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‘I hope it’s not rushed’: Senator Williams talks banking royal commission into agricultural sector

Luke Grant

As the next round of the banking royal commission gets underway, the limited time set aside to deal with agricultural finance has been called into question.

Fewer than five days will be spent extrapolating alleged misconduct in the sector. Many say this allotted time is not enough, considering the complexity and devastation these issues have caused regional farming communities.

Senator John Williams echoes similar concerns.

“If you’re going to hear every sad story of what families have been through on the land, you’d take about five years,” he says.

“It comes back to generational farmers who are so attached and in love with their land. To say goodbye and to have to leave, it’s a pretty sad experience for them.”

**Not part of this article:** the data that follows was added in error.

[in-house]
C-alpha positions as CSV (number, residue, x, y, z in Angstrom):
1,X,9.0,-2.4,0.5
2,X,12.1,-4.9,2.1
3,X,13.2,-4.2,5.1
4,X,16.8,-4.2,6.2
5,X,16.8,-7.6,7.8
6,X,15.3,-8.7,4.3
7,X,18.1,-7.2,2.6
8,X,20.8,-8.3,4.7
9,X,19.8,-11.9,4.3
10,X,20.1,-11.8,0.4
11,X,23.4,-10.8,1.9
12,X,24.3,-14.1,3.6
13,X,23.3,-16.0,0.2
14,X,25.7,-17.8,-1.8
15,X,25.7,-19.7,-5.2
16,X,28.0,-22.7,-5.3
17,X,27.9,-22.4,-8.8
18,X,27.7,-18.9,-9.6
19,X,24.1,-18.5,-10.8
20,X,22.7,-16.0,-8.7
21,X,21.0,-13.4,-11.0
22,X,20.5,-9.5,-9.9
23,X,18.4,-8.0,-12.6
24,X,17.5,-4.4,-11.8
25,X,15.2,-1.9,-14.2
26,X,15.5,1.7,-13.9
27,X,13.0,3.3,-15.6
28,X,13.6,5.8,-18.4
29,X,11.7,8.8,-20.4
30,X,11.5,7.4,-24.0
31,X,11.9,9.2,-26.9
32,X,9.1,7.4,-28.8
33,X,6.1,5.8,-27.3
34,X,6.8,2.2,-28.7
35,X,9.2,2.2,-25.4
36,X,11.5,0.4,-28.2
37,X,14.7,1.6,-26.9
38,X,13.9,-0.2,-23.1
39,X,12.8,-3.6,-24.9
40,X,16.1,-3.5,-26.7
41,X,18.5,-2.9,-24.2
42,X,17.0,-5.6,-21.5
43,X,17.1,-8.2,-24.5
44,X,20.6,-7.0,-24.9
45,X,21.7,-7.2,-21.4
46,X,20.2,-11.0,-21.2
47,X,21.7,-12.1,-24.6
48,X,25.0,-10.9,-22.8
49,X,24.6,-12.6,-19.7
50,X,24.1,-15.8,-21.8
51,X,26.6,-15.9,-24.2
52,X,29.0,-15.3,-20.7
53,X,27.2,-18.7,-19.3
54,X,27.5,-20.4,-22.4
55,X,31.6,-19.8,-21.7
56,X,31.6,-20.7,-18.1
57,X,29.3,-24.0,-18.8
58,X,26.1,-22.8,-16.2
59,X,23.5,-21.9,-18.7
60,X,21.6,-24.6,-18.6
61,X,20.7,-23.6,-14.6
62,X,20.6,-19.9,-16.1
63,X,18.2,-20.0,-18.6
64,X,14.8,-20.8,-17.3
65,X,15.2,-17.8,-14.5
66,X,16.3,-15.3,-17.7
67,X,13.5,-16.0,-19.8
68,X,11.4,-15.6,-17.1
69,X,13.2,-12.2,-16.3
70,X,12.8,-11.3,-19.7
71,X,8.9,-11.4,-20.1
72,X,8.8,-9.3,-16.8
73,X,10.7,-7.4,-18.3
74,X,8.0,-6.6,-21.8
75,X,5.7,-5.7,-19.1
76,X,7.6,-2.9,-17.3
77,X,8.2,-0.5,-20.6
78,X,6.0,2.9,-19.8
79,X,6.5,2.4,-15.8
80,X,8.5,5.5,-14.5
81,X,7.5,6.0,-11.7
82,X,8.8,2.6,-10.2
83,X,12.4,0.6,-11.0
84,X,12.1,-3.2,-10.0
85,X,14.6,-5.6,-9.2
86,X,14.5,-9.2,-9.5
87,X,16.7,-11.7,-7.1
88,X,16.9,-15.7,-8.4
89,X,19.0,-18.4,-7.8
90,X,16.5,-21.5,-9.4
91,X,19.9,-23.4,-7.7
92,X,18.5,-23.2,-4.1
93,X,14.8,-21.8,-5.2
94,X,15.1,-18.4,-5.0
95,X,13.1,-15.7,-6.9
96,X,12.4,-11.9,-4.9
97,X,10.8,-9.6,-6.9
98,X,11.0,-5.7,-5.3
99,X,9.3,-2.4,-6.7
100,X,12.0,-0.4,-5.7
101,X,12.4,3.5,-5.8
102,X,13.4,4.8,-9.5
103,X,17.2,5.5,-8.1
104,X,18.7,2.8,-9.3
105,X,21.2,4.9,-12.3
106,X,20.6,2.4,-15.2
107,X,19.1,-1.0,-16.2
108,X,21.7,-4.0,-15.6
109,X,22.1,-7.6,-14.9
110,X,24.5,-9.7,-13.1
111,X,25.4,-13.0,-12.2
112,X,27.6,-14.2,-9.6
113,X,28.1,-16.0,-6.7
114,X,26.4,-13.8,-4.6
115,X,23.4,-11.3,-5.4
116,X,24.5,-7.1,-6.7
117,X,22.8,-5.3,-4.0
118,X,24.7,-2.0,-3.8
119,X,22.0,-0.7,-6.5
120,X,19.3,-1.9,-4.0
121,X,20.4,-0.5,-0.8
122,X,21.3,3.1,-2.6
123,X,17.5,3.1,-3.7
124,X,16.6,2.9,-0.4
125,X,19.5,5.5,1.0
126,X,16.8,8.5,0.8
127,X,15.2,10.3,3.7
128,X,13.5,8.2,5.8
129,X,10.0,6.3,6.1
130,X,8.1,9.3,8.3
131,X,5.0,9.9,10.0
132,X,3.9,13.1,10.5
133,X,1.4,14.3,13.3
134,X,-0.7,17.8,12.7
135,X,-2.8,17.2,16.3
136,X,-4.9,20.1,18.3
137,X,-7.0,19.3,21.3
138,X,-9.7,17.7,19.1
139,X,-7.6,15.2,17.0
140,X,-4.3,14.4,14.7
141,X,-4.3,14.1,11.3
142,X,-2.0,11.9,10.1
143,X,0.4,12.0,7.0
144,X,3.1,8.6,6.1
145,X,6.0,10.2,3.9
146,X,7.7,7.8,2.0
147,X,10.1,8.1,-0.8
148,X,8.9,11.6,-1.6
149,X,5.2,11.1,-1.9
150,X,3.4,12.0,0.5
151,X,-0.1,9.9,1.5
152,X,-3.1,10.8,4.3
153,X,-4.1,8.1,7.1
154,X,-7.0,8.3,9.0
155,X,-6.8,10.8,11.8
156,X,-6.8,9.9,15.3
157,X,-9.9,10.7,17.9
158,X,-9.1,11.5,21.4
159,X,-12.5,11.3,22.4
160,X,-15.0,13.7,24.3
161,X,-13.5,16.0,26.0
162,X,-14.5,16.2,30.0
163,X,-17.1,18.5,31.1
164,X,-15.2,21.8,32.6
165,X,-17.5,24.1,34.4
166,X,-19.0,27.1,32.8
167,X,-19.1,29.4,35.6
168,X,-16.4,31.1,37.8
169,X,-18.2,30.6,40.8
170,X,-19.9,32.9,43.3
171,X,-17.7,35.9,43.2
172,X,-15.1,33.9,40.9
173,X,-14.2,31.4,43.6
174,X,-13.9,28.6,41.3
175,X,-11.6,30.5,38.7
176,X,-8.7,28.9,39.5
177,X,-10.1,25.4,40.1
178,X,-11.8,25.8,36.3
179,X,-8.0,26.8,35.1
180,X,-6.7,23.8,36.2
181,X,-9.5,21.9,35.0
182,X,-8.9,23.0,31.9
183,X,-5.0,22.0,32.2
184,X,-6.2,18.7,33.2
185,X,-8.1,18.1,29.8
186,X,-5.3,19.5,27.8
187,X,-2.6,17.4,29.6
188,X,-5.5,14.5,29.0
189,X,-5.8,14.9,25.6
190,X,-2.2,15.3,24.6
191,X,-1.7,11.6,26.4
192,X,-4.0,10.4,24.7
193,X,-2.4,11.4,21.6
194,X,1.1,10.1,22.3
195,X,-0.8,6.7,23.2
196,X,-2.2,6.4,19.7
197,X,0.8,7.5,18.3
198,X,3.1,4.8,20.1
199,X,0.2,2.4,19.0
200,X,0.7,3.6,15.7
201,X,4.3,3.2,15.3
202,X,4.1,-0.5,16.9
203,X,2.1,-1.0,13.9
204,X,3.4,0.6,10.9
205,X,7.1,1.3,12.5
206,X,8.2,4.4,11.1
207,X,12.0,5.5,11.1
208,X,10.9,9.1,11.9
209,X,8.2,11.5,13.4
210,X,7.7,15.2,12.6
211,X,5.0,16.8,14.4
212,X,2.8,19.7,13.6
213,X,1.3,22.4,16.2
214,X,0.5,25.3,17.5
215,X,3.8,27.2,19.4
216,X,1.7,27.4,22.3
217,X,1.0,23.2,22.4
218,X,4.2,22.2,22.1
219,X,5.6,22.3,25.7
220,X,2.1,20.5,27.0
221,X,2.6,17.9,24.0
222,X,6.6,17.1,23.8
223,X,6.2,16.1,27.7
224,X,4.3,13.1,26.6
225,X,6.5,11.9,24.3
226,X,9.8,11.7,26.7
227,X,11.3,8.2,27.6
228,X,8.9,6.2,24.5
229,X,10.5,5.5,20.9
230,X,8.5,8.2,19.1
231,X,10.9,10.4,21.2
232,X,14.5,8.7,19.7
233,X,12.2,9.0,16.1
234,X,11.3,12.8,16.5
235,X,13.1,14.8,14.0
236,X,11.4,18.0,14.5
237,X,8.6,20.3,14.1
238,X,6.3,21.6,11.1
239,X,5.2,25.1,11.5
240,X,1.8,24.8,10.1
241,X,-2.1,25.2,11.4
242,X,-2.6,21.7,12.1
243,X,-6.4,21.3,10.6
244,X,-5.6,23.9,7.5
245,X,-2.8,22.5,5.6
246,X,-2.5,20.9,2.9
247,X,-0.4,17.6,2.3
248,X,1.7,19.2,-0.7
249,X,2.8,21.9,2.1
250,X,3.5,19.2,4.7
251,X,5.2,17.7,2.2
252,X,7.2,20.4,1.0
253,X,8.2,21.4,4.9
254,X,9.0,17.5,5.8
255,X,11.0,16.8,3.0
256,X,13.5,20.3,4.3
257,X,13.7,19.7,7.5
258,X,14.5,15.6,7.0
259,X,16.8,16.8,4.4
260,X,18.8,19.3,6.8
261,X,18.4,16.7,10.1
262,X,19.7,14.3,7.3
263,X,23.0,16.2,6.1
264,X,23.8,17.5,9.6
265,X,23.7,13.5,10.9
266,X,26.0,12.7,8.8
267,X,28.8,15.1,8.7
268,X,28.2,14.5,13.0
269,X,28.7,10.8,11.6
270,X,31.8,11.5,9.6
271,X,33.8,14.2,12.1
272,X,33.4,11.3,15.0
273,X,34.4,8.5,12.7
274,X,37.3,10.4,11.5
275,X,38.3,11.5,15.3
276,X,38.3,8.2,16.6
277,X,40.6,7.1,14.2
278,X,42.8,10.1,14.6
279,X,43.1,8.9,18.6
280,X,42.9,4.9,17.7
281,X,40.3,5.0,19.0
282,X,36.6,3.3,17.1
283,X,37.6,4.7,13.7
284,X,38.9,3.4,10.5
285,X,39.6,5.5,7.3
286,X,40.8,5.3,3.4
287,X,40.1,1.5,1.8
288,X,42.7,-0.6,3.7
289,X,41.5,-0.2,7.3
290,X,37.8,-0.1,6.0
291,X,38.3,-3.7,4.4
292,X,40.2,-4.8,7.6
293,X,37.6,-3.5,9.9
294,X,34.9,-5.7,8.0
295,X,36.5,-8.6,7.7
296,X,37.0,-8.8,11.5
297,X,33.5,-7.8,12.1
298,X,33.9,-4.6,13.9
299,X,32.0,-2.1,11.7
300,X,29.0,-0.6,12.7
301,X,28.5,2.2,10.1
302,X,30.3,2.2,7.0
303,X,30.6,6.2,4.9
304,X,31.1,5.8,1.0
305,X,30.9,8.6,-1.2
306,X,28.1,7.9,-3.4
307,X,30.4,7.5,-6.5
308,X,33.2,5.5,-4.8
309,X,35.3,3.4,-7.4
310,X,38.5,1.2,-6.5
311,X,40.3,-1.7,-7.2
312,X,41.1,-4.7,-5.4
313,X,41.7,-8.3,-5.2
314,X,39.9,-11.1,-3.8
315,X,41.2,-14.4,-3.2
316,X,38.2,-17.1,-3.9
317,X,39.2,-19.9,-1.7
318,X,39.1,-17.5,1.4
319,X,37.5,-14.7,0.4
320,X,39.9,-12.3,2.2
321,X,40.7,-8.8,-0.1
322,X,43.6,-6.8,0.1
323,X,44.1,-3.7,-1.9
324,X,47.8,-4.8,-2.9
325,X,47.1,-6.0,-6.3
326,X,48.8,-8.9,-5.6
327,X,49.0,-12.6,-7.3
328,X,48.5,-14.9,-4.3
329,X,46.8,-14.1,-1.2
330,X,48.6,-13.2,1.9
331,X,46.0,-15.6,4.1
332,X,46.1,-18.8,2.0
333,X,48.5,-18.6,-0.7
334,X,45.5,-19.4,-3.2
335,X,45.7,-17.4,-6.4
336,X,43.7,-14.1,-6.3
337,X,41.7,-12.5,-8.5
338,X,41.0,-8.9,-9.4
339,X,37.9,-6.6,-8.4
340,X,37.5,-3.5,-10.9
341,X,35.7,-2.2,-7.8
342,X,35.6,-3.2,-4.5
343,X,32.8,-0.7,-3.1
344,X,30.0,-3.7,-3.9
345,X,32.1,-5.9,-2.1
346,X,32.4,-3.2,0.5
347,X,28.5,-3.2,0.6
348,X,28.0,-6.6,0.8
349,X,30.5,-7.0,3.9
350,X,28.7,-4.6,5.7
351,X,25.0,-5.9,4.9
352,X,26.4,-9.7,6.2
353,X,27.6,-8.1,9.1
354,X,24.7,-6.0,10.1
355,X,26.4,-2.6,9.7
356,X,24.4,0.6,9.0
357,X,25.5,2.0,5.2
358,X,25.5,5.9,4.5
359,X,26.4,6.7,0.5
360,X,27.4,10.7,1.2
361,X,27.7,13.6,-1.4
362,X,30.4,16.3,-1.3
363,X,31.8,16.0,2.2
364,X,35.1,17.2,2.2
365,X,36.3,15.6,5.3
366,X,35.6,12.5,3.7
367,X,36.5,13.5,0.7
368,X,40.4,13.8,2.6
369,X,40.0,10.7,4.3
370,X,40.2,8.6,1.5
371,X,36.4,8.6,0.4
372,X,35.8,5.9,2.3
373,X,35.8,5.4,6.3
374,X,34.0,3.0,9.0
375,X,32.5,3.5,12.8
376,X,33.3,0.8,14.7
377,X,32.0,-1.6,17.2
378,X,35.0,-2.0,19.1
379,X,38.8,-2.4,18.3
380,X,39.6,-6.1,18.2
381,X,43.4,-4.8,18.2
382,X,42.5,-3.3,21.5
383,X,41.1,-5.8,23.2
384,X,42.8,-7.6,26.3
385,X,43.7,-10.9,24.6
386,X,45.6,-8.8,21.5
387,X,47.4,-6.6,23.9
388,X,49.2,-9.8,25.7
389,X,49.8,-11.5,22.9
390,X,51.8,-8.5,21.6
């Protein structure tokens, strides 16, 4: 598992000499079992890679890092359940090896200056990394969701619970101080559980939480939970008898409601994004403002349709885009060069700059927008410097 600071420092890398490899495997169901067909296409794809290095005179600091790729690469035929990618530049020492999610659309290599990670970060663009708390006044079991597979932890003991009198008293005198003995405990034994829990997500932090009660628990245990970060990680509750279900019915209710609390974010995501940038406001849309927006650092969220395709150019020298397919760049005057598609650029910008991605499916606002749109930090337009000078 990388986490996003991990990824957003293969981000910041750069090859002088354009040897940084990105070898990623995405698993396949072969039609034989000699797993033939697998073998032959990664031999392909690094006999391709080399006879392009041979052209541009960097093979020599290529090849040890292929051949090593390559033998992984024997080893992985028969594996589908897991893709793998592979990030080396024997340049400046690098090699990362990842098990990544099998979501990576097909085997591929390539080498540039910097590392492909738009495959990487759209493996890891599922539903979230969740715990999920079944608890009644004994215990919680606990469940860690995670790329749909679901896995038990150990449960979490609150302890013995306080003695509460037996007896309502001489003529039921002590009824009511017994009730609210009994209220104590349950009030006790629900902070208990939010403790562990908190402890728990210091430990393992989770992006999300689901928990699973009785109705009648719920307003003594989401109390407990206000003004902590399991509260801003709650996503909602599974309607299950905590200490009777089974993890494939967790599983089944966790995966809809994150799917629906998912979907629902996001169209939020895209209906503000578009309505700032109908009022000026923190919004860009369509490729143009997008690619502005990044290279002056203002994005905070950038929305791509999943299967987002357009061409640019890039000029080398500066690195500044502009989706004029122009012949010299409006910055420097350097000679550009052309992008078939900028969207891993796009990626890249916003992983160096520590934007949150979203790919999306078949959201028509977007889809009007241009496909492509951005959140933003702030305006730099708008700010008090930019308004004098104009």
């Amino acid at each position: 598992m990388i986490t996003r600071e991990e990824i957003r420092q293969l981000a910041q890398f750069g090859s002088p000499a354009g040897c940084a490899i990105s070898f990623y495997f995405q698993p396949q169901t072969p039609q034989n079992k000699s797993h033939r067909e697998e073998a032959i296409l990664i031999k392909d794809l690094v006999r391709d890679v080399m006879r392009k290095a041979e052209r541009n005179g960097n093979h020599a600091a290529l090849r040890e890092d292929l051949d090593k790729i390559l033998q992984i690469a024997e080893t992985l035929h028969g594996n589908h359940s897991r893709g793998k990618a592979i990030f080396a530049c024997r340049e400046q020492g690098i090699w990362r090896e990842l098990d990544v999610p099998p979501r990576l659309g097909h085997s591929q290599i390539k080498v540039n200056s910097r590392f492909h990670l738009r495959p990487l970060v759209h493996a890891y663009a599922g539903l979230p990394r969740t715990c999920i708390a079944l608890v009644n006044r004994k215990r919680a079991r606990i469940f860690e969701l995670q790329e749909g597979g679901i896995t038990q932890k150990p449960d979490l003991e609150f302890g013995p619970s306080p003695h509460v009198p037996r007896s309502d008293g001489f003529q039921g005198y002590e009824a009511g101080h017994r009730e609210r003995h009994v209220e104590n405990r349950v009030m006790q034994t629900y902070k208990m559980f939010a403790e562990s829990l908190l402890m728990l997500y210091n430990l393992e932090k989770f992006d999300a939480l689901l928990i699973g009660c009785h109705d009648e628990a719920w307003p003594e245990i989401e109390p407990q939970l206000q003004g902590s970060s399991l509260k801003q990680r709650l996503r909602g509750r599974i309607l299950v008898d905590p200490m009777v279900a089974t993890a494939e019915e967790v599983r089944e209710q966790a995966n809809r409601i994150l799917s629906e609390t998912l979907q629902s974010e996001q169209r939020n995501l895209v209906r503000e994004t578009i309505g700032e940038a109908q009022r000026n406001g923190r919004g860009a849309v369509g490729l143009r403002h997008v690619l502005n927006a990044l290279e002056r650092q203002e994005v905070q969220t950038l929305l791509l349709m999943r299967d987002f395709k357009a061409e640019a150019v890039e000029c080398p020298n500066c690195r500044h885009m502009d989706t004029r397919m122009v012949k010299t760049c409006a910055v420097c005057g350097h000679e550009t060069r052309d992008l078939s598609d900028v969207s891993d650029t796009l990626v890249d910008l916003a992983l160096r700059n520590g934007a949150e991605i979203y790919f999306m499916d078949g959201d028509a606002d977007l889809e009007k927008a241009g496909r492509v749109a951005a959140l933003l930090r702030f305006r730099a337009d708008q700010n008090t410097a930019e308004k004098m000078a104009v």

“So I hope it’s not rushed. Let’s get it right. Let’s change what is wrong. The whole goal here is to see that the Australian people can have decades of confidence in these financial institutions.”

 Chief among Williams hopes for this stretch of the commission is that tougher penalties will be imposed for banks who fail to sell repossessed farm assets for market value.

 “Section 420A of the Corporations Act means that banks, those selling up assets, must seek the best price possible. If they are found guilty, there is virtually no punishment. I’d like to see that changed.”

“There should be strict financial punishments for those who do not do the right thing when pursuing the sale of assets and the maximum price.”

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Luke Grant